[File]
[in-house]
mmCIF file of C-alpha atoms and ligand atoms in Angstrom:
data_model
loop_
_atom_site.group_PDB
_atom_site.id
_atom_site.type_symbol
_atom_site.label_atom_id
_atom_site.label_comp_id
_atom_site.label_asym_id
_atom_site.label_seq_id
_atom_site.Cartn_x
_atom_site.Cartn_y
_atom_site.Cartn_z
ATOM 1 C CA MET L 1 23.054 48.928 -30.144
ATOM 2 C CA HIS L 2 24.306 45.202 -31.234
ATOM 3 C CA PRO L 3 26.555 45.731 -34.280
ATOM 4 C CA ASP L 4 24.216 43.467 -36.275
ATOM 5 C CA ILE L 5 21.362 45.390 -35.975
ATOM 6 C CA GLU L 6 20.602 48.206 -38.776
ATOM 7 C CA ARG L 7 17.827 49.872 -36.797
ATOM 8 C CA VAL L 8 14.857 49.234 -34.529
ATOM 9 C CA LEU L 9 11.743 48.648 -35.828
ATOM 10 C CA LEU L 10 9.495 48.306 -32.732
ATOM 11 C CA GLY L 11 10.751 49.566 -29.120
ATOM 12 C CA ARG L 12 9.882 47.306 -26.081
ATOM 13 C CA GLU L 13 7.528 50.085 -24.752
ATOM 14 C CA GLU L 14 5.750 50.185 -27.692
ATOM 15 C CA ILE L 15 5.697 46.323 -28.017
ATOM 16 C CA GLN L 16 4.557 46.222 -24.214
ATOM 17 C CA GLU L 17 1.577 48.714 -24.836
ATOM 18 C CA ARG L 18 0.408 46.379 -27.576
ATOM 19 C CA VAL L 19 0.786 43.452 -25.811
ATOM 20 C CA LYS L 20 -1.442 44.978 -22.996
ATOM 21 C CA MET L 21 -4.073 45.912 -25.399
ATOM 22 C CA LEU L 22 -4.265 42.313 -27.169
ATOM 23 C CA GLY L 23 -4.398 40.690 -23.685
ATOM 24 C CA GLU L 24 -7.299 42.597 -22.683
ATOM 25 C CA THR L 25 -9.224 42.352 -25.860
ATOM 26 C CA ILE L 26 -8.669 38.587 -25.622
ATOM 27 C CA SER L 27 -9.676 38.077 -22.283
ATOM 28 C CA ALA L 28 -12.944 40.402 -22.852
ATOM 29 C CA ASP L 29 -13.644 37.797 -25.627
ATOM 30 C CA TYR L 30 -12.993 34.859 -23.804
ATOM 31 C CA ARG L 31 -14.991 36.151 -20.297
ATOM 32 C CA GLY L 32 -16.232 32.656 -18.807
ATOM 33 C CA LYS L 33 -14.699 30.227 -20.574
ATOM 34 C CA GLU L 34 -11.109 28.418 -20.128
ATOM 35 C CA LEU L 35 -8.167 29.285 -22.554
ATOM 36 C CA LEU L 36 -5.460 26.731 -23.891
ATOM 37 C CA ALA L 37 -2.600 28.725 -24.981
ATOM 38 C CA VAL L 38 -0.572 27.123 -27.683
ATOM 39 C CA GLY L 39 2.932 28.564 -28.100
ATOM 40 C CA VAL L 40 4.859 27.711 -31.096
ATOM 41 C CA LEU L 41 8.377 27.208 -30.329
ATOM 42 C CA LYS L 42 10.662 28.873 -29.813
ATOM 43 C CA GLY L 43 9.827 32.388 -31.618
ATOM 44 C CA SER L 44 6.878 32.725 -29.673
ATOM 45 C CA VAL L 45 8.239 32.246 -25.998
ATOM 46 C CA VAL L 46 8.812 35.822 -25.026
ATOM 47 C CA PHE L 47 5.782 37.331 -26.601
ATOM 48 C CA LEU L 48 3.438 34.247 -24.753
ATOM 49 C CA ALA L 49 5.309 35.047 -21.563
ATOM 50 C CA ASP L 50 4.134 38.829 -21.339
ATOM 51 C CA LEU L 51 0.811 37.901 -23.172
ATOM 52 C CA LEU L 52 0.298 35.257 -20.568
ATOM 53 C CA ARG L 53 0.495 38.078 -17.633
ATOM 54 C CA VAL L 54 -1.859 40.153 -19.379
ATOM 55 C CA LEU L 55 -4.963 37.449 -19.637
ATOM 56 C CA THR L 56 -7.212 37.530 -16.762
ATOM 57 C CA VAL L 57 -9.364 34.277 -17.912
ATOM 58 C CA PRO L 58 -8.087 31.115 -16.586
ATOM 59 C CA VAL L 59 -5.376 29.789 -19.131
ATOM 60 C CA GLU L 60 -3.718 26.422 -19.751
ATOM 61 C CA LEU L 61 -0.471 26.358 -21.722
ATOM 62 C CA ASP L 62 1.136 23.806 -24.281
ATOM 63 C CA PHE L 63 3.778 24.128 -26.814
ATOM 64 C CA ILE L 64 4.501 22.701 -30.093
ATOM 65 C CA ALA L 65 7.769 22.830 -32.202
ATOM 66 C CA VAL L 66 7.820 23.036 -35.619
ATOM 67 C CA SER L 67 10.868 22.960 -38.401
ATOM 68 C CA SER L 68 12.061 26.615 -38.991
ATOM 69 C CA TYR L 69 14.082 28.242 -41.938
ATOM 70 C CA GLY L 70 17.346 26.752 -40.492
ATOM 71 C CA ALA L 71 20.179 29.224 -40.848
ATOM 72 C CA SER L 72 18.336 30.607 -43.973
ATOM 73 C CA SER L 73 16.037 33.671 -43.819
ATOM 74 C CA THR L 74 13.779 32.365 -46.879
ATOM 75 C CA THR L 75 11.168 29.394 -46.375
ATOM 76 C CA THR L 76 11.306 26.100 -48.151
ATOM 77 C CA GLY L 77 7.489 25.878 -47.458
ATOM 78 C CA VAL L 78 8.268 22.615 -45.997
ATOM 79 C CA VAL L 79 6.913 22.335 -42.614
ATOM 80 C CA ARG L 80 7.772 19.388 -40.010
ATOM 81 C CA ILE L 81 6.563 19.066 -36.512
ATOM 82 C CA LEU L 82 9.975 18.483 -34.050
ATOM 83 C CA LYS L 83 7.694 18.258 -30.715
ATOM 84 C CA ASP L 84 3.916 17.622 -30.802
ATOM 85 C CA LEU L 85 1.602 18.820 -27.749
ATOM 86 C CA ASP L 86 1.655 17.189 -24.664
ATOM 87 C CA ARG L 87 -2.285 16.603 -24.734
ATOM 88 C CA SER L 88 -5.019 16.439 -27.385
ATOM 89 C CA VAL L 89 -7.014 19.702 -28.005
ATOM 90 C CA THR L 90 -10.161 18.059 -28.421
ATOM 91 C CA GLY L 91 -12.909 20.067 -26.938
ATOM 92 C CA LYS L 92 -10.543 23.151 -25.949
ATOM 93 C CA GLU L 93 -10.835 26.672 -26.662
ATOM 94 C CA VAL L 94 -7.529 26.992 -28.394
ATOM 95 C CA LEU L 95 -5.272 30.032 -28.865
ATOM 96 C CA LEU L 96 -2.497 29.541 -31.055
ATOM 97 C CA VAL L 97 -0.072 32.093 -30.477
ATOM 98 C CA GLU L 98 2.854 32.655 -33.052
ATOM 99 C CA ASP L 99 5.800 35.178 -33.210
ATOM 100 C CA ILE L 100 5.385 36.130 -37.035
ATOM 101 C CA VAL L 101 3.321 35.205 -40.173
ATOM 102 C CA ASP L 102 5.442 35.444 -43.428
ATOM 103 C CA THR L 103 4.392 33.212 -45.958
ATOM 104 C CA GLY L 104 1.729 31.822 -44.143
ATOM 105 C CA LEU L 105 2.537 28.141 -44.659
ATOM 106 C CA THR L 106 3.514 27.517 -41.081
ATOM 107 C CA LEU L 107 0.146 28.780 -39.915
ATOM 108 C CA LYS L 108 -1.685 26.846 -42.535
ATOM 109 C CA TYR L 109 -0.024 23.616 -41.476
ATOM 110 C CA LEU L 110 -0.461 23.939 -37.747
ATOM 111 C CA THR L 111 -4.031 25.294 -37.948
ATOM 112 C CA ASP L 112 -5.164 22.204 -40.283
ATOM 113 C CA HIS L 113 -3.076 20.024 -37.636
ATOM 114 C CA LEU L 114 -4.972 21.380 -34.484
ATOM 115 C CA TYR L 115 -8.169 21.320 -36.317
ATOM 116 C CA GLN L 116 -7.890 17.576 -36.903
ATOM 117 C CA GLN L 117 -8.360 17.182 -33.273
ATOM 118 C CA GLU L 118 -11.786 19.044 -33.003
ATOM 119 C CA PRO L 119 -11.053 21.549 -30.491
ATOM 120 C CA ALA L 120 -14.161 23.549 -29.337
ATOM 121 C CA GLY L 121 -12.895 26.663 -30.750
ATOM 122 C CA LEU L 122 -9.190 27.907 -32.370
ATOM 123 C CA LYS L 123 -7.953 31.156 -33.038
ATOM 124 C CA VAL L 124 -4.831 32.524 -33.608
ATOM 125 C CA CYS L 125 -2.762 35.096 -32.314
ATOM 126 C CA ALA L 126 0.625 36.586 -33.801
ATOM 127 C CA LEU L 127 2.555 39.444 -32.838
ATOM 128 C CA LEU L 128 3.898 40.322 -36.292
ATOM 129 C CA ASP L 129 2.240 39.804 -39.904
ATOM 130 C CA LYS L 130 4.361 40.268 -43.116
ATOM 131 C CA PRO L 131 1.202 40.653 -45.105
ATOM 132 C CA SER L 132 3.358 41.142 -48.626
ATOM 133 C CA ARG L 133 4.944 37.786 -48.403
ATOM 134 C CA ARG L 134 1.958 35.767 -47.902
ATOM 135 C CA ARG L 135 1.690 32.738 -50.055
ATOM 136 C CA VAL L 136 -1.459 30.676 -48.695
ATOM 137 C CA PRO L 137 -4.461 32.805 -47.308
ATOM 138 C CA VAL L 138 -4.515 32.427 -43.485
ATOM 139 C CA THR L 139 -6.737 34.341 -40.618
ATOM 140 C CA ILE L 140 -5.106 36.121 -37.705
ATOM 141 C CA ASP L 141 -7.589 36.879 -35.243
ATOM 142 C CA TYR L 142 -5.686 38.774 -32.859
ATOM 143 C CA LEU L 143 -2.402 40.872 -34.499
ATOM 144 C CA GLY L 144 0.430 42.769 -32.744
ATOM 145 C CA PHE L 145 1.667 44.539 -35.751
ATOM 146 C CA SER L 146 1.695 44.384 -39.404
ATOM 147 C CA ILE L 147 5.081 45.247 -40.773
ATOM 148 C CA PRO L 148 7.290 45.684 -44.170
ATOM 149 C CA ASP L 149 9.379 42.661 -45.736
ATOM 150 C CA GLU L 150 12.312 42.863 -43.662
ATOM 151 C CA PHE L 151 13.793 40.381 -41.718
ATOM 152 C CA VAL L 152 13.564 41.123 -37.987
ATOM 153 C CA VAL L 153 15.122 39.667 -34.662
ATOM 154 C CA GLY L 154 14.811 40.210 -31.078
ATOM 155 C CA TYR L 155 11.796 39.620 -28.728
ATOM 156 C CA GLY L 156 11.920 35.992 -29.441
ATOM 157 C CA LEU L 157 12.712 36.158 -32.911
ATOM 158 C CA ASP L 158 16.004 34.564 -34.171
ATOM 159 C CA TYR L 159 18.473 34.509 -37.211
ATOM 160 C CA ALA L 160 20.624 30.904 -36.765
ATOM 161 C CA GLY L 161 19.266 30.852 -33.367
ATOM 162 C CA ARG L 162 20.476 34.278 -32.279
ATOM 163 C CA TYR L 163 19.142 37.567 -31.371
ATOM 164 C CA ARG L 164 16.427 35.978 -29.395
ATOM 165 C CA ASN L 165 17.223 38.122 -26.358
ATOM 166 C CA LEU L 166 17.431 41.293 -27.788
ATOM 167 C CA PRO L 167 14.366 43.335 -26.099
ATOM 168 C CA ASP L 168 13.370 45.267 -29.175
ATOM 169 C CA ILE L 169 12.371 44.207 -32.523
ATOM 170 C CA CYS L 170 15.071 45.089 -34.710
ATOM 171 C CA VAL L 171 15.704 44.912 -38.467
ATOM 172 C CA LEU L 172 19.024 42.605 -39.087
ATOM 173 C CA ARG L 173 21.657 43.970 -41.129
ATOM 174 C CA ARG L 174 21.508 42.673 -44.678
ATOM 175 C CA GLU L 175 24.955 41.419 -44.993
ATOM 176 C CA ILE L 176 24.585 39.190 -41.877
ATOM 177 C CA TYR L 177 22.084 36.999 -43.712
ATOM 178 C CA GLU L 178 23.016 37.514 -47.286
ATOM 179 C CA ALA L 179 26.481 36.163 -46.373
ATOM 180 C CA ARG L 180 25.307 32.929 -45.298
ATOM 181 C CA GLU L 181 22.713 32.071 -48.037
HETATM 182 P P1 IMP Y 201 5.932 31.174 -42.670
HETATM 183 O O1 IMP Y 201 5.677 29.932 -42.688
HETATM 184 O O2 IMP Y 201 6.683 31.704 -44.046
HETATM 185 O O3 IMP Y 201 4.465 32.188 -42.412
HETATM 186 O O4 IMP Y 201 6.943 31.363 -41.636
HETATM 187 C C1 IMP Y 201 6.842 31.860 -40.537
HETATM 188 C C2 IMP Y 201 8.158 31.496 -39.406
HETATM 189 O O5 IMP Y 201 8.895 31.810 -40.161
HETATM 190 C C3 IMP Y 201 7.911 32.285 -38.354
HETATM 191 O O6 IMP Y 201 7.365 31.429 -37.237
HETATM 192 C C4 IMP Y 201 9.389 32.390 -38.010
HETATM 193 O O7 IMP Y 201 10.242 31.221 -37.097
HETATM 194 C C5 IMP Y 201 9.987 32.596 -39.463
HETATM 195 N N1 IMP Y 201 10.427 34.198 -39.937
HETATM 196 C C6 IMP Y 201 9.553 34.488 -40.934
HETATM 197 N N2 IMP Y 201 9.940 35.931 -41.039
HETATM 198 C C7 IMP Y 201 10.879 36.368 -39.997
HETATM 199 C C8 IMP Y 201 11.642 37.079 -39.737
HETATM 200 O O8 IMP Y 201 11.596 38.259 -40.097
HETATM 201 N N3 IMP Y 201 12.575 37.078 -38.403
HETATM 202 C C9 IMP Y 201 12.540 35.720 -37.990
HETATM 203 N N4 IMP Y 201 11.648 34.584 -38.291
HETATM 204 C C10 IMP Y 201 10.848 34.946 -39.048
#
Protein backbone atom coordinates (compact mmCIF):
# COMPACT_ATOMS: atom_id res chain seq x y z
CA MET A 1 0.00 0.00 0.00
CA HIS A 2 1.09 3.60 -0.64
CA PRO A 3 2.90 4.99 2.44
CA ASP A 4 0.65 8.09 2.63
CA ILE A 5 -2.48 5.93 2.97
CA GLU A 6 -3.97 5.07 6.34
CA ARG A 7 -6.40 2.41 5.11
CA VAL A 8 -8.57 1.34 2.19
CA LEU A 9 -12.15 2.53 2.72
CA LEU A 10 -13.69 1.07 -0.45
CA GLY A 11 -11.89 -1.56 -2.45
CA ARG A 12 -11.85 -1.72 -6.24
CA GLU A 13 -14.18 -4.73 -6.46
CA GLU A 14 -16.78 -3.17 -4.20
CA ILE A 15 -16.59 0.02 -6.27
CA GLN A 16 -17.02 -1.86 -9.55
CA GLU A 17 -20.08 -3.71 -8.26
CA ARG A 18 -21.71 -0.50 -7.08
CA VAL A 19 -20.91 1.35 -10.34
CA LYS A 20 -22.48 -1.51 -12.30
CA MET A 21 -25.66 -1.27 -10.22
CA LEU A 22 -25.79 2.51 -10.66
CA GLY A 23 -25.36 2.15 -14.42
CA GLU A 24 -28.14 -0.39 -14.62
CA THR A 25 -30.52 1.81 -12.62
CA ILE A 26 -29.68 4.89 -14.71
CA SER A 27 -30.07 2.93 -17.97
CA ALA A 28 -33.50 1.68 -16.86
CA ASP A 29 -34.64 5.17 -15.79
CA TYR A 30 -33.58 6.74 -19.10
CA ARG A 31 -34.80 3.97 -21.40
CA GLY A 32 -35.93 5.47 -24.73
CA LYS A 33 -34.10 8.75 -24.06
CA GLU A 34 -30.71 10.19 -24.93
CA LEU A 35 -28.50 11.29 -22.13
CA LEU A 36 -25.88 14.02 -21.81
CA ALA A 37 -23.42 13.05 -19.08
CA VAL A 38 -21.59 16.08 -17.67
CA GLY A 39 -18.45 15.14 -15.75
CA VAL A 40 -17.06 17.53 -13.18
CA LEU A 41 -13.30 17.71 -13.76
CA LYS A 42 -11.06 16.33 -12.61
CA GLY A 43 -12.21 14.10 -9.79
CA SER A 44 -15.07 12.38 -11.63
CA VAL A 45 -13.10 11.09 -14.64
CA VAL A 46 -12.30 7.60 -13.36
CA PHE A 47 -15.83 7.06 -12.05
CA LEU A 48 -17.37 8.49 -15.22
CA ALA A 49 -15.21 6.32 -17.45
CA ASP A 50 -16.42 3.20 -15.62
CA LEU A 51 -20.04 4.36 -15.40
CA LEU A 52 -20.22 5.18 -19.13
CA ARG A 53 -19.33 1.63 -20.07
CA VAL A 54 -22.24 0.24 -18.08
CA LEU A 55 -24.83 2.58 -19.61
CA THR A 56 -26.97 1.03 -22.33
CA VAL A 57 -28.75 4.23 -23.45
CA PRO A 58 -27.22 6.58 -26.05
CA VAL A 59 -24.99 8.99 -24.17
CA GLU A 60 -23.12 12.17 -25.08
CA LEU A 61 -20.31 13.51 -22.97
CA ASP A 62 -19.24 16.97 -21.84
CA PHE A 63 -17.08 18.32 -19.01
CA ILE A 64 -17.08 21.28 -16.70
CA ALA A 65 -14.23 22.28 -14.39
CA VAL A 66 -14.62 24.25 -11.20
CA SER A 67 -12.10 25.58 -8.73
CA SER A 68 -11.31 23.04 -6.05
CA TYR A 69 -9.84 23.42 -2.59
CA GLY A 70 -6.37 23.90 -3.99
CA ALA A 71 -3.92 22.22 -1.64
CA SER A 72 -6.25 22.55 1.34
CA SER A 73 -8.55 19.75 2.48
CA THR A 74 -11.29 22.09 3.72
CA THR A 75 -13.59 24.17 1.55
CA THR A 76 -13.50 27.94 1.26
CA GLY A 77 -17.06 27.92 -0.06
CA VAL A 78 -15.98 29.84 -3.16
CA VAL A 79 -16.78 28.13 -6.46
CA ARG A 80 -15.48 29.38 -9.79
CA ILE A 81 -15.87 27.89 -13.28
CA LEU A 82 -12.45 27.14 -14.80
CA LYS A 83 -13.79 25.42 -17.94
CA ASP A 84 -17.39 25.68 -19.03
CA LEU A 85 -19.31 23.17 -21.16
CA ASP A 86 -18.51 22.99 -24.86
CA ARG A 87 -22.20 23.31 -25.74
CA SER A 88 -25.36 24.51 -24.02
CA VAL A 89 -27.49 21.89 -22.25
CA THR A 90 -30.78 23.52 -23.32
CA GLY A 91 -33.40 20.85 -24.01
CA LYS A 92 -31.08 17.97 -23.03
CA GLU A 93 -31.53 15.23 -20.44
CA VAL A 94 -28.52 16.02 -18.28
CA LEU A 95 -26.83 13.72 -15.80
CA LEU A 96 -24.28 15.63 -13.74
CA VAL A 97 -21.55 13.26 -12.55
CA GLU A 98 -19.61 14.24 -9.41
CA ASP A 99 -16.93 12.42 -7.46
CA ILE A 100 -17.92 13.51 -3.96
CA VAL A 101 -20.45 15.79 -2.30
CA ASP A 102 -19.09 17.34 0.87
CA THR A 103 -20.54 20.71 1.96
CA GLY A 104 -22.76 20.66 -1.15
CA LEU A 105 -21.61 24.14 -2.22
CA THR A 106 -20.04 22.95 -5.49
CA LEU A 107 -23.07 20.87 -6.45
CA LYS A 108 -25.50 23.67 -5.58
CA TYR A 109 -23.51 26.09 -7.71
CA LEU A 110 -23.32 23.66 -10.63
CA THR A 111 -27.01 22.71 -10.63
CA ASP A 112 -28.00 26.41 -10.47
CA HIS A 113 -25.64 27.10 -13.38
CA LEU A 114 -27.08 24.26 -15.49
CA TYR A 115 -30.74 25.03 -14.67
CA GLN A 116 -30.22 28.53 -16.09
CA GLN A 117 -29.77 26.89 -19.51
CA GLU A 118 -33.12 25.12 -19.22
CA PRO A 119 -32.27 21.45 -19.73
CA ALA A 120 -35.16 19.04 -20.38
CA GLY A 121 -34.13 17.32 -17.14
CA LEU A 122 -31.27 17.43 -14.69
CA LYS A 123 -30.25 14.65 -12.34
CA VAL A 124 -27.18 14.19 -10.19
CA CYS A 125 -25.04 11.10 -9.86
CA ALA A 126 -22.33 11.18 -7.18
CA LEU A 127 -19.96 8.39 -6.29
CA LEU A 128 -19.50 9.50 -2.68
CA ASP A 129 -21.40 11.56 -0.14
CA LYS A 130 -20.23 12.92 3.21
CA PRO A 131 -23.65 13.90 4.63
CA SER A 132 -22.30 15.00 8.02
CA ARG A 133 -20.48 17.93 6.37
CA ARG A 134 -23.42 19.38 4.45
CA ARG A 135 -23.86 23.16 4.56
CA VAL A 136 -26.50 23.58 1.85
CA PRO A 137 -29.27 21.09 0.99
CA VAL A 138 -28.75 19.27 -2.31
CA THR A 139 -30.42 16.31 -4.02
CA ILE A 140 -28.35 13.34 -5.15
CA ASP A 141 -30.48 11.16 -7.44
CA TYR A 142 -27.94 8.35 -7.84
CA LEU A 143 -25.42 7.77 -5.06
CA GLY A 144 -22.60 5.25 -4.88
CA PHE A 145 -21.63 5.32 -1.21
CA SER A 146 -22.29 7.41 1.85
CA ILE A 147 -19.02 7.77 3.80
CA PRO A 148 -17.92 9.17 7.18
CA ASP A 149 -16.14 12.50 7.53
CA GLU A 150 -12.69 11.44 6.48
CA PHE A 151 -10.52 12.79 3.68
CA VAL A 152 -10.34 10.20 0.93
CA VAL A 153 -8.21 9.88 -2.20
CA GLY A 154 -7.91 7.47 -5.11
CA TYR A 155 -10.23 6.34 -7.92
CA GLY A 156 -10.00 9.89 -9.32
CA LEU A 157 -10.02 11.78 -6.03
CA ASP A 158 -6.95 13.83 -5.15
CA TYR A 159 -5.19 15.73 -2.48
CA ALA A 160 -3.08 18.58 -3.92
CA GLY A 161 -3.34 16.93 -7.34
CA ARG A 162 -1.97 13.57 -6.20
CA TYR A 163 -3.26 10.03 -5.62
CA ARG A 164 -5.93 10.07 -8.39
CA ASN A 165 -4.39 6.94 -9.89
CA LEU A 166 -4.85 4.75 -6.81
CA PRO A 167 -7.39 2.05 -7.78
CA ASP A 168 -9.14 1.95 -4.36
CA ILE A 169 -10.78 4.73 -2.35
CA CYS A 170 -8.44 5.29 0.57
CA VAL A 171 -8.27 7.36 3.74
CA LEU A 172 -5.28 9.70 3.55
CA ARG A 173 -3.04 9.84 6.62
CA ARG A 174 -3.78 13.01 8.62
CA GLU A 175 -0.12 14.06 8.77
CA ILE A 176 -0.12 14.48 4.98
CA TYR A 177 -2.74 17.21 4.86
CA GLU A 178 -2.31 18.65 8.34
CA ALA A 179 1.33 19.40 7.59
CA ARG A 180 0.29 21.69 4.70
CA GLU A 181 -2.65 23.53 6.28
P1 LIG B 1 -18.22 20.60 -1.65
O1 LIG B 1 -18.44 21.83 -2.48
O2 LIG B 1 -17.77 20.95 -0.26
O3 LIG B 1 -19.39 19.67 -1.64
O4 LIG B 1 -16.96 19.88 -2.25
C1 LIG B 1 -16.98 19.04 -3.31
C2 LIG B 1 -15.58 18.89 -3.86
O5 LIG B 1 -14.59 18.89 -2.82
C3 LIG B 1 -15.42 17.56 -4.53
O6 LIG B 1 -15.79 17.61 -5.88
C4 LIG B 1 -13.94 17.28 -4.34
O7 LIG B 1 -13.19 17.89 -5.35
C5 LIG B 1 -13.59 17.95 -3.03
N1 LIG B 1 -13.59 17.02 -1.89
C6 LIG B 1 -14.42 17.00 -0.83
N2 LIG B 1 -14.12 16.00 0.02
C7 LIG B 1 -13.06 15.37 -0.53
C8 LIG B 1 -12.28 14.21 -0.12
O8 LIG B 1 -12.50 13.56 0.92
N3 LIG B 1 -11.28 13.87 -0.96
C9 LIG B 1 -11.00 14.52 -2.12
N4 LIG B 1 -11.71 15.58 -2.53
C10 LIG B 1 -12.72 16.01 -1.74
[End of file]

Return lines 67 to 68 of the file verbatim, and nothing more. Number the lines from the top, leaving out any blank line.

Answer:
ATOM 53 C CA ARG L 53 0.495 38.078 -17.633
ATOM 54 C CA VAL L 54 -1.859 40.153 -19.379